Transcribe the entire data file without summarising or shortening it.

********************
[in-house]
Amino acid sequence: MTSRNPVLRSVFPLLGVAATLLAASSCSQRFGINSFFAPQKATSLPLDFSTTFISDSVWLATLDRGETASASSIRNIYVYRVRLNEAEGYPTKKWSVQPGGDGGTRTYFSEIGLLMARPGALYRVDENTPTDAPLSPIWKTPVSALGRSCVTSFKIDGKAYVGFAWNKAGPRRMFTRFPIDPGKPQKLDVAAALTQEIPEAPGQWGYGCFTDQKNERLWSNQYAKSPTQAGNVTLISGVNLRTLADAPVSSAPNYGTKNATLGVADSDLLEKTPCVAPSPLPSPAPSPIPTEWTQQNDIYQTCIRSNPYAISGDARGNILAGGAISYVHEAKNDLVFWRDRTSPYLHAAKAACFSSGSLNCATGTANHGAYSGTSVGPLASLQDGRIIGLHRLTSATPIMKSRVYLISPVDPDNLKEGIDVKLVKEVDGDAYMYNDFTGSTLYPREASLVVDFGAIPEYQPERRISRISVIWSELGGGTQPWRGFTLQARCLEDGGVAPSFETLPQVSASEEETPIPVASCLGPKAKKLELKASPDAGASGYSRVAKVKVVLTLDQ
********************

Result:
[in-house]
Amino acid sequence: MTSRNPVLRSVFPLLGVAATLLAASSCSQRFGINSFFAPQKATSLPLDFSTTFISDSVWLATLDRGETASASSIRNIYVYRVRLNEAEGYPTKKWSVQPGGDGGTRTYFSEIGLLMARPGALYRVDENTPTDAPLSPIWKTPVSALGRSCVTSFKIDGKAYVGFAWNKAGPRRMFTRFPIDPGKPQKLDVAAALTQEIPEAPGQWGYGCFTDQKNERLWSNQYAKSPTQAGNVTLISGVNLRTLADAPVSSAPNYGTKNATLGVADSDLLEKTPCVAPSPLPSPAPSPIPTEWTQQNDIYQTCIRSNPYAISGDARGNILAGGAISYVHEAKNDLVFWRDRTSPYLHAAKAACFSSGSLNCATGTANHGAYSGTSVGPLASLQDGRIIGLHRLTSATPIMKSRVYLISPVDPDNLKEGIDVKLVKEVDGDAYMYNDFTGSTLYPREASLVVDFGAIPEYQPERRISRISVIWSELGGGTQPWRGFTLQARCLEDGGVAPSFETLPQVSASEEETPIPVASCLGPKAKKLELKASPDAGASGYSRVAKVKVVLTLDQ